Passengers on Caribbean cruise step forward to donate blood after 68-year-old falls seriously ill


Passengers on a Caribbean cruise may have saved a man’s life after they donated blood when he fell seriously ill on board.

The American 68-year-old, who has not been identified, had to be evacuated by helicopter from the ship on New Year’s Day.

When he became ill the captain of the ship put out a call for passengers to donate blood. Sixty people came forward, a holidaymaker on board said.

The US Coast Guard then flew out to the Queen Mary 2 cruise liner and took the man and his wife back to a hospital in San Juan, Puerto Rico.

His illness is unknown but his condition was described as stable when he had been given a transfusion of blood from other passengers.

US Coast Guard crew evacuated the unidentified man from the ship on a helicopter and took him to the closest hospital, which was in Puerto Rico some 300miles away

US Coast Guard crew evacuated the unidentified man from the ship on a helicopter and took him to the closest hospital, which was in Puerto Rico some 300miles away

The man was on board the 2,691-passenger Queen Mary 2 cruise liner while it was travelling through the Caribbean on its voyage from Southampton to New York (Pictured: The ship in New York in 2014)

The man was on board the 2,691-passenger Queen Mary 2 cruise liner while it was travelling through the Caribbean on its voyage from Southampton to New York (Pictured: The ship in New York in 2014)

The man was taken to a hospital on Puerto Rico for 'immediate medical attention' after being helicoptered off the ship by the US Coast Guard

The man was taken to a hospital on Puerto Rico for ‘immediate medical attention’ after being helicoptered off the ship by the US Coast Guard 

One passenger, Bob Johnson from Suffolk, England, told The Telegraph: ‘The captain asked for blood donors with the right blood group and more than 60 people volunteered.

‘We were told the condition of the ill passenger was stabilised with a transfusion and then they were picked up by American coastguard helicopter and flown to the nearest hospital, which was in Puerto Rico.’

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It is not known what illness the man was struck down with, but blood transfusions are given to patients when they have a shortage of red blood cells.

WHAT IS A BLOOD TRANSFUSION? 

A blood transfusion is a procedure in which a patient who has lost blood or does not have enough oxygen in their own blood is given someone else’s.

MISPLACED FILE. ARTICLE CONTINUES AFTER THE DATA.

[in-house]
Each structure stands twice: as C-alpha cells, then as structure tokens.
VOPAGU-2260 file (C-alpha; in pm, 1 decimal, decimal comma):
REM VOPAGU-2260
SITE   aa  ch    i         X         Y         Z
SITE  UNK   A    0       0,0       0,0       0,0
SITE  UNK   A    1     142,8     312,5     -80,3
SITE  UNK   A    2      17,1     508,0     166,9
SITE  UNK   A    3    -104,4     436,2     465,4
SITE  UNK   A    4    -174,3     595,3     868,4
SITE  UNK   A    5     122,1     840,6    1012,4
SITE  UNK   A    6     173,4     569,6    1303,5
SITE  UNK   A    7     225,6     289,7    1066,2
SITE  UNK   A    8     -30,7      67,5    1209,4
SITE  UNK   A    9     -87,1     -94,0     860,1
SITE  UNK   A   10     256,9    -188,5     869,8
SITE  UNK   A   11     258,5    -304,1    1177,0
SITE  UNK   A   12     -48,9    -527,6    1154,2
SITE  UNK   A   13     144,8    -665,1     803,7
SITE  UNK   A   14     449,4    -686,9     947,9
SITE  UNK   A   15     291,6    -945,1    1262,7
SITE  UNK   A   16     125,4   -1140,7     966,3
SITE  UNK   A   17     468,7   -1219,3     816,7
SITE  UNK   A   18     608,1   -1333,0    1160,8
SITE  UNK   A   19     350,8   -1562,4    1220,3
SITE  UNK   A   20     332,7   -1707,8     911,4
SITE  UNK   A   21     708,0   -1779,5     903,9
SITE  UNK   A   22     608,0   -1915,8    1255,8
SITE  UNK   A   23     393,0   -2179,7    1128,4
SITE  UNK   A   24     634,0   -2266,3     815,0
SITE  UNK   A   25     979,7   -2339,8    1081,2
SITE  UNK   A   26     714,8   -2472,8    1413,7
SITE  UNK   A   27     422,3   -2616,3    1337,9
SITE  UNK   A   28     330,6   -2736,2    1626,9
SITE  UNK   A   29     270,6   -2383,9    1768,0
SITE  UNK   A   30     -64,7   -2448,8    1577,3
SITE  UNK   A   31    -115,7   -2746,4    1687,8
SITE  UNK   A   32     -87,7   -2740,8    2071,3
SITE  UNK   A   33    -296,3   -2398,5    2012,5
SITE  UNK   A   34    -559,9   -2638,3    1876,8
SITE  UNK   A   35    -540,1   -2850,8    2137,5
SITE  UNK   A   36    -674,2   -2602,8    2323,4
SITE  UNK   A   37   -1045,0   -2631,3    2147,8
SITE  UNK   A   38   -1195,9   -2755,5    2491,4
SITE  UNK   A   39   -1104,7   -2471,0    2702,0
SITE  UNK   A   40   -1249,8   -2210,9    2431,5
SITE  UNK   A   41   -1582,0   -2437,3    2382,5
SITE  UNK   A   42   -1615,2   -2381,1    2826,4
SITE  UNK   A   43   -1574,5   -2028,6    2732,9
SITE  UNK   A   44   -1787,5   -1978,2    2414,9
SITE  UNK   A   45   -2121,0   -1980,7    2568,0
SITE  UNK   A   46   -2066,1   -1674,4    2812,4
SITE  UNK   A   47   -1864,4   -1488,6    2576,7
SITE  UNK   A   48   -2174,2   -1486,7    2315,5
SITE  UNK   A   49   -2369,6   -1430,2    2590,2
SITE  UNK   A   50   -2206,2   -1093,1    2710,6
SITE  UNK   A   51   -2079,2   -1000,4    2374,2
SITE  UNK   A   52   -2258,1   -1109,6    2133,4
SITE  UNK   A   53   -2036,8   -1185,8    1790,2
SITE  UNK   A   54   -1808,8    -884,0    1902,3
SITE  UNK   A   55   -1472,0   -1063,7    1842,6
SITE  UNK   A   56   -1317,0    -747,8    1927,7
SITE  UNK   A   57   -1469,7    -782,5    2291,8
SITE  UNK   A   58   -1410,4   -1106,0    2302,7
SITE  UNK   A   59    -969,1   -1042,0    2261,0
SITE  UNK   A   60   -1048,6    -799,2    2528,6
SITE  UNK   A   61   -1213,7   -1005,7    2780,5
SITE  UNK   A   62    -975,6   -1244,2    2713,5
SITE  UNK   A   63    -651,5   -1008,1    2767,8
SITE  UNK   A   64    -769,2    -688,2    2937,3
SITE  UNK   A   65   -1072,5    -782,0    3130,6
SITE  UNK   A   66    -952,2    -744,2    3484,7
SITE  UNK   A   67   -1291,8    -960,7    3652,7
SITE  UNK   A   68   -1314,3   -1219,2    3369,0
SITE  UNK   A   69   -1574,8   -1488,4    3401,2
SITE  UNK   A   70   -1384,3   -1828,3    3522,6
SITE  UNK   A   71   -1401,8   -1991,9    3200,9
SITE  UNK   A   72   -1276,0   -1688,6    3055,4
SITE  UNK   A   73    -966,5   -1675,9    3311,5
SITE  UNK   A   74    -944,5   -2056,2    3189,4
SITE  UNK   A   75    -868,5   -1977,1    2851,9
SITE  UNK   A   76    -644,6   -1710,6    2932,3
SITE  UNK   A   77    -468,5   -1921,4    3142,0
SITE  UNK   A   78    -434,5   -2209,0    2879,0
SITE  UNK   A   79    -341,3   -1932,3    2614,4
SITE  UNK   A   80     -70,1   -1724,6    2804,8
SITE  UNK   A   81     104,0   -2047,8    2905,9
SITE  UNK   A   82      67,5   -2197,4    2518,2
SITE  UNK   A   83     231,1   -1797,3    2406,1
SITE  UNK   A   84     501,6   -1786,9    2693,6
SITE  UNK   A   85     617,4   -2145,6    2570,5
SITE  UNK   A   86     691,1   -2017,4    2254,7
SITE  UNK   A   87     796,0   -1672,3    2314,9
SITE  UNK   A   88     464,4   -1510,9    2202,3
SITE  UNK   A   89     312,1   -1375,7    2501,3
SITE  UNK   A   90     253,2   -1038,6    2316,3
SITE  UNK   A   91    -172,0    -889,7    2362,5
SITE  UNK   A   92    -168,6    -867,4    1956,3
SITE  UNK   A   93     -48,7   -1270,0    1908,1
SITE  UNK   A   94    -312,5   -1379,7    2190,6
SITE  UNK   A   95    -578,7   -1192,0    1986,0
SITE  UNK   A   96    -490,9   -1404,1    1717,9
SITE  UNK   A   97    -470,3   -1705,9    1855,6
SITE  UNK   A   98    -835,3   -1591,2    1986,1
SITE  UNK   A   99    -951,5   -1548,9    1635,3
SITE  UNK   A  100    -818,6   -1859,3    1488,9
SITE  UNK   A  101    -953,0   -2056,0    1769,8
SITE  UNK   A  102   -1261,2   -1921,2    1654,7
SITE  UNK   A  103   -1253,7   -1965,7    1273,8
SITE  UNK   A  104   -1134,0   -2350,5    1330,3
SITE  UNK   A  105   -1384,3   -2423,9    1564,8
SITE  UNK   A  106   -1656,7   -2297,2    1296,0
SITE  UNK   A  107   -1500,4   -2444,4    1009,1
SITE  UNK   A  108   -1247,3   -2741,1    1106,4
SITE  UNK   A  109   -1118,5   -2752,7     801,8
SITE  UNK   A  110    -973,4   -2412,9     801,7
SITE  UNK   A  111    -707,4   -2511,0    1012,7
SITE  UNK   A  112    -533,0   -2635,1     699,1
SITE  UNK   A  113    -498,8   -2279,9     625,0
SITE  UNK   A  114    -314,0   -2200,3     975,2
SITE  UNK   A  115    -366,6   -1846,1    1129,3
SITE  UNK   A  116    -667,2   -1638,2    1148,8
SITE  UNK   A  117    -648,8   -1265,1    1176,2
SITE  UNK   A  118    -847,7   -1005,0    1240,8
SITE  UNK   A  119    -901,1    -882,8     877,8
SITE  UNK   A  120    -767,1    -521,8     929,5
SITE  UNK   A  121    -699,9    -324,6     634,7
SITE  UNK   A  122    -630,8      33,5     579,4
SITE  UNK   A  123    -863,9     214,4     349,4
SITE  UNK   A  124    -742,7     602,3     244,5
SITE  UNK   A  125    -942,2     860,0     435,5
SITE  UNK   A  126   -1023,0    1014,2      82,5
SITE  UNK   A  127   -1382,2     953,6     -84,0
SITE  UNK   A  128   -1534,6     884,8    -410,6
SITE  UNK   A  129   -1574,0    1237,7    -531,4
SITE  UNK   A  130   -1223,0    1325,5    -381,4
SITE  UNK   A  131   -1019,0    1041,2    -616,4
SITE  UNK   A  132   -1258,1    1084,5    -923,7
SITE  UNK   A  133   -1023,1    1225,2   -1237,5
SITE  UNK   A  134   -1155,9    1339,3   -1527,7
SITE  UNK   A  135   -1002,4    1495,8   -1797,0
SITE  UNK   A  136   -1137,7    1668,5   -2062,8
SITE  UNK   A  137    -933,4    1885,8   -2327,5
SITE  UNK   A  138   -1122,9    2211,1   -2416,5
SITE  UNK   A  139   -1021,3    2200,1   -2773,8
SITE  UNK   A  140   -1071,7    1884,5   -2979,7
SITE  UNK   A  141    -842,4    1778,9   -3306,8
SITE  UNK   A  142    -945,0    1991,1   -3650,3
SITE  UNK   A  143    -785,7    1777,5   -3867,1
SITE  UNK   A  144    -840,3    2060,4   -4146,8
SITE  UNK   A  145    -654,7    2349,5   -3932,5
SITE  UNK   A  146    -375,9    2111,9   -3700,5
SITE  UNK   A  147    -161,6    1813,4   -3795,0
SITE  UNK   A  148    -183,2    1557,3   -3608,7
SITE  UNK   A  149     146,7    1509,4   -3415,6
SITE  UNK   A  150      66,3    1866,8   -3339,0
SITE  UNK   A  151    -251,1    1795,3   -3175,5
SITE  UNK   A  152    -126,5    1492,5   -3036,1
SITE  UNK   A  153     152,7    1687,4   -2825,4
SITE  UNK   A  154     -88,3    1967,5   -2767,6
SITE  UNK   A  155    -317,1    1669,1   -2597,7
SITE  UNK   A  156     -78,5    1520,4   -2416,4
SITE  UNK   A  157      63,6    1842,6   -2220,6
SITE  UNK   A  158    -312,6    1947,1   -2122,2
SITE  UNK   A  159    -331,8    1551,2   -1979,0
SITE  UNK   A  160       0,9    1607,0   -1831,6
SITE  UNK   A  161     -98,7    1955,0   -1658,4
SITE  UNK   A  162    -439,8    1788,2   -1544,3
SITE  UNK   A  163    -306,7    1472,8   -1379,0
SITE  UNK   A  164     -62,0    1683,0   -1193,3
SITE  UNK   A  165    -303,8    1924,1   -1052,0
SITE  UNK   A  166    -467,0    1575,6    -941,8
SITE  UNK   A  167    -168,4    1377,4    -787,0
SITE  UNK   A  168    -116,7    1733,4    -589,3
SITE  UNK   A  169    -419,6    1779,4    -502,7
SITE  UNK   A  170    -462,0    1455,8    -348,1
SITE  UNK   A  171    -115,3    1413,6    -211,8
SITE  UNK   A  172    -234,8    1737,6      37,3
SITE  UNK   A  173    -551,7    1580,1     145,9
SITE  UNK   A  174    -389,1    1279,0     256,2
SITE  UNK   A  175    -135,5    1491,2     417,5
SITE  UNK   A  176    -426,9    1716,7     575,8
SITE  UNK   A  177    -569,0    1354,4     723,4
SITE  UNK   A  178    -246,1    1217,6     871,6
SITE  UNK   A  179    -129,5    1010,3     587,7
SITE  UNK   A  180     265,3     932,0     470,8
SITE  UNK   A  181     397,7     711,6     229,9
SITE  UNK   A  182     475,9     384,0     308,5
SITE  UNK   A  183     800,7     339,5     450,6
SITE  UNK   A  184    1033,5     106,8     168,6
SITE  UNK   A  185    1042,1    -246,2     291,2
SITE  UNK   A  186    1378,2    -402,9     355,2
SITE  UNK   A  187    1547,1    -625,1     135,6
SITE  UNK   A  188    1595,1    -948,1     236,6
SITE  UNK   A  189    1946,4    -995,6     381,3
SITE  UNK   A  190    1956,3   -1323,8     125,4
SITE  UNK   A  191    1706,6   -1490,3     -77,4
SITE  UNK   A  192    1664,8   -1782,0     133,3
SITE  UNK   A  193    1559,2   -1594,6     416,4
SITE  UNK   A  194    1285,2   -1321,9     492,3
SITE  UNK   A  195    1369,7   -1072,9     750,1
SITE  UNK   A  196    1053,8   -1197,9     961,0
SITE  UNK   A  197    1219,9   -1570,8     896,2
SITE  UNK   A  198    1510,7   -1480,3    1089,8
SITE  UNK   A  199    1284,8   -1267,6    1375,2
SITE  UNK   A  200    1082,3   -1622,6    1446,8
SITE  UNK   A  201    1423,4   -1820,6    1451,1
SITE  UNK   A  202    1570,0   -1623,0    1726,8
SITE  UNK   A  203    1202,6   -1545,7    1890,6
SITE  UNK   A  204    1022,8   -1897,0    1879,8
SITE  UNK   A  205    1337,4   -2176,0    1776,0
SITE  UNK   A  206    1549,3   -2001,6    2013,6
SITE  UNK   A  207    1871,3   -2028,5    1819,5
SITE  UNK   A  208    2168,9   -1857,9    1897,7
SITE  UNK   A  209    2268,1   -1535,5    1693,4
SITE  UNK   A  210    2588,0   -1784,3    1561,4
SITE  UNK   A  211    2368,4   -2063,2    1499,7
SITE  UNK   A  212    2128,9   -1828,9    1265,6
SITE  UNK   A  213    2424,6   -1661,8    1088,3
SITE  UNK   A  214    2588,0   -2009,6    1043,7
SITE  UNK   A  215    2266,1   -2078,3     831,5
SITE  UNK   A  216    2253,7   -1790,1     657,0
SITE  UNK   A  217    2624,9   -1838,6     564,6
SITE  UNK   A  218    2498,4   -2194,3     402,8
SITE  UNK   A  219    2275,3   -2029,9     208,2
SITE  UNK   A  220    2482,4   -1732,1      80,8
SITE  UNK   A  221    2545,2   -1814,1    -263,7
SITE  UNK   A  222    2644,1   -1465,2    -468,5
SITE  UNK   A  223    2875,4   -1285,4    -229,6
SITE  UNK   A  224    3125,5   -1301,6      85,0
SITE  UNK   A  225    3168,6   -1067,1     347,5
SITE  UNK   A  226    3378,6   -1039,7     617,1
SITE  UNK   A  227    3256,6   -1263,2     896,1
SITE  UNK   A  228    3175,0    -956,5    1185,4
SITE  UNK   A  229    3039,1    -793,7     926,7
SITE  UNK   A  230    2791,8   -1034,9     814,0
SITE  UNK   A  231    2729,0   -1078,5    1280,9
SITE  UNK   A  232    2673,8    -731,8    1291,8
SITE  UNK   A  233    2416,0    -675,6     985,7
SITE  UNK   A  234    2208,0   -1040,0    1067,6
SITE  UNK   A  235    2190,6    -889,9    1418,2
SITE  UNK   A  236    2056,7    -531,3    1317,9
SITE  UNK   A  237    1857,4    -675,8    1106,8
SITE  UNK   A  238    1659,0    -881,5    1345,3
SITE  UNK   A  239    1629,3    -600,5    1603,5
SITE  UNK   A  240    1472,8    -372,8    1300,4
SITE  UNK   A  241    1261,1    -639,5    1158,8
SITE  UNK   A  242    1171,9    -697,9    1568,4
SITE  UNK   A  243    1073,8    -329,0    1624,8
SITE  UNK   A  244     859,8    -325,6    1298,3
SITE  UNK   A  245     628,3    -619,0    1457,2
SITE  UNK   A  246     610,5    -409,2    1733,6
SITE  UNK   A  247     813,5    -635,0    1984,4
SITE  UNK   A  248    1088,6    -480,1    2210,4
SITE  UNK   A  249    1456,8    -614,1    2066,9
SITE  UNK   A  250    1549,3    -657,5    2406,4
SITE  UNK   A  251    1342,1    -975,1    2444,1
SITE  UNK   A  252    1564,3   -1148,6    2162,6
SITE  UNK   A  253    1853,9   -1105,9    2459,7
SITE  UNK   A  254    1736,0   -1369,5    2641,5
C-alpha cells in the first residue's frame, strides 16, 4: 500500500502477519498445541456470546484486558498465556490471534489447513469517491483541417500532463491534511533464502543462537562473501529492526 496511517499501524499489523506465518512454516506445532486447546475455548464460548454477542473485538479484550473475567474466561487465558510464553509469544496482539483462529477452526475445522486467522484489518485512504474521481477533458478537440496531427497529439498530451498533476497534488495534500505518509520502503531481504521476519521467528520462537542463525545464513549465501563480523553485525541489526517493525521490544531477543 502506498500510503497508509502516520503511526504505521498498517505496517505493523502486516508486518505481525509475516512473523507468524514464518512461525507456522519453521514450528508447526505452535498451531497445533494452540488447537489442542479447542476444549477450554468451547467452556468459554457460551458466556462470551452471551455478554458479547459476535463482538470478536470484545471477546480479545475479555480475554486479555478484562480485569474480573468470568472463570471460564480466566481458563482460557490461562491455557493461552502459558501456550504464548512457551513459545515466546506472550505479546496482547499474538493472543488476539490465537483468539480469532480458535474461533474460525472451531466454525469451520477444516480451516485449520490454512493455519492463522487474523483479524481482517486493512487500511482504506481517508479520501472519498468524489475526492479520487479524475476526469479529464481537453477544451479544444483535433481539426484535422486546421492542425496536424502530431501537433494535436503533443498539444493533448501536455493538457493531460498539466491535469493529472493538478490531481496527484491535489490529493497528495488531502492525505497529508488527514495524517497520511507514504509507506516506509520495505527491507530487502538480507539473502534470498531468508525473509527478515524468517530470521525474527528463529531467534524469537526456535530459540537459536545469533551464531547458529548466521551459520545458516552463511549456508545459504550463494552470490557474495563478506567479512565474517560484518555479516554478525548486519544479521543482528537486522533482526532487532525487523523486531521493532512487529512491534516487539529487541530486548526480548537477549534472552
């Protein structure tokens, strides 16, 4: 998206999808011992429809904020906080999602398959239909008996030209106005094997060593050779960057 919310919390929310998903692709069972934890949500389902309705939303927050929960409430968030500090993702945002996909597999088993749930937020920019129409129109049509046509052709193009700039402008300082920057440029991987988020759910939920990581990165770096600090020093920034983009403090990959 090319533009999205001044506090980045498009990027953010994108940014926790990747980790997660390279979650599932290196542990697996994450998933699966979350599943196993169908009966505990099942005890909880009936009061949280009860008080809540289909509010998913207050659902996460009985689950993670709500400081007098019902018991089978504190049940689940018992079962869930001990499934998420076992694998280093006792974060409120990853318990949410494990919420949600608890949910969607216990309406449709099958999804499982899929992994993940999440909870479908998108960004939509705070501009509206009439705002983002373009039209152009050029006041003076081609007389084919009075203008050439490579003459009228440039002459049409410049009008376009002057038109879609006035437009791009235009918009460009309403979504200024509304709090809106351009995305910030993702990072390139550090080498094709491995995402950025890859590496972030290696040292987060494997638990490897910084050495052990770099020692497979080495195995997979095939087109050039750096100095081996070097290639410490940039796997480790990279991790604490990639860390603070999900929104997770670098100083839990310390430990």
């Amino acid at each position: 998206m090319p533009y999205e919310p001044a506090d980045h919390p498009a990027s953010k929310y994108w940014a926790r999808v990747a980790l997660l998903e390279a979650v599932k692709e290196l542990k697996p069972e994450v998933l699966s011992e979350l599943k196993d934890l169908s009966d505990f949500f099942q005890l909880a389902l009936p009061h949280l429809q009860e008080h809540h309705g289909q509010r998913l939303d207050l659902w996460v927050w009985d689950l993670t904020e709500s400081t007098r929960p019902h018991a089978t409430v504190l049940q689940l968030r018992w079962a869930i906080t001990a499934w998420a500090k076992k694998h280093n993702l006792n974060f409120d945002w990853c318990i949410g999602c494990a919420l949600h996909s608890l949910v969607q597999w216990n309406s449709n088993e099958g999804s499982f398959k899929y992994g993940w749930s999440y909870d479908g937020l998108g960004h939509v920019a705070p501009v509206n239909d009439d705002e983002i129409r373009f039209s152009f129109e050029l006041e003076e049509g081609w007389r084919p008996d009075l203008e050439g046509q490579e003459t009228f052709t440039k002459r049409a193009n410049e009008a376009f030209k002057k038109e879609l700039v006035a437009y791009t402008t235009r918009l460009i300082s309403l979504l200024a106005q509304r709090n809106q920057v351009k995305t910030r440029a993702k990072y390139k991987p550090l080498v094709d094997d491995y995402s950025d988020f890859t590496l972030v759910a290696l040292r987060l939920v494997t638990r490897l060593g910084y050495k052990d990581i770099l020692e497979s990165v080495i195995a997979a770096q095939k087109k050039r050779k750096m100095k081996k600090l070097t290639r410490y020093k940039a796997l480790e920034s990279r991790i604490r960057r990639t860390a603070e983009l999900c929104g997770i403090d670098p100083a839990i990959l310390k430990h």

It works by drawing blood from the healthy patient, making sure it doesn’t have diseases such as HIV or hepatitis, then injecting it into the sick person.

A donor and a recipient must have the same blood type – the main groups are A, AB, B and O – but O-negative blood can be given to anyone.

Reasons people might need a transfusion include blood loss from a serious injury or internal bleeding from a ruptured stomach ulcer, for example; leukaemia or chemotherapy which damages the blood cells; or a blood disease such as sickle cell disease or thalassaemia.

Blood transfusions are common and very safe, the NHS says, but can trigger allergic reactions. Recipients are not allowed to donate blood afterwards. 

Source: NHS 

This may be caused by a physical injury or internal bleeding caused by something such as a burst stomach ulcer.

People may also need blood transfusions if they have leukaemia or are having chemotherapy, or a blood-specific condition such as sickle cell disease or thalassaemia, according to the NHS.

Transfusions involve taking blood from a live, healthy donor, checking it doesn’t contain diseases such as HIV or hepatitis, then injecting it into a sick patient.

A donor and a recipient must have the same blood type – the main groups are A, AB, B and O – but O-negative blood can be given to anyone. 

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The man needed ‘immediate medical attention’ at a local hospital as soon as he landed in San Juan, Puerto Rico, the US Coast Guard said.

The passenger was treated by in-house medics on board the cruise liner, operated by luxury holiday company Cunard, which has its own medical centre.

He had been on a 26-day cruise from Southampton to New York via the Caribbean. Prices for this year’s running of the cruise start at £3,420 per person. 

The Queen Mary 2, which can carry almost 2,700 holidaymakers at a time, was on a 26-day voyage from Southampton to New York and back, via the Caribbean, for which tickets cost more than £3,400 per person

The Queen Mary 2, which can carry almost 2,700 holidaymakers at a time, was on a 26-day voyage from Southampton to New York and back, via the Caribbean, for which tickets cost more than £3,400 per person

The ship is 1,132 feet long (345m) – almost a quarter of a mile – and has enough space for 2,691 guests and 1,292 crew members.

A Coast Guard crew did ‘multiple hoists’ to get the man and his wife off the Queen Mary 2 at 2pm local time on Wednesday, according to the emergency service.

One of the crew members, Adam Tootle, said: ‘I am happy that were were able to help the patient and his partner make it safely to the hospital.

‘The training we complete prepared us well for this mission and for my first successful live hoist.’

MailOnline has contacted the cruise operator, Cunard, for comment. 



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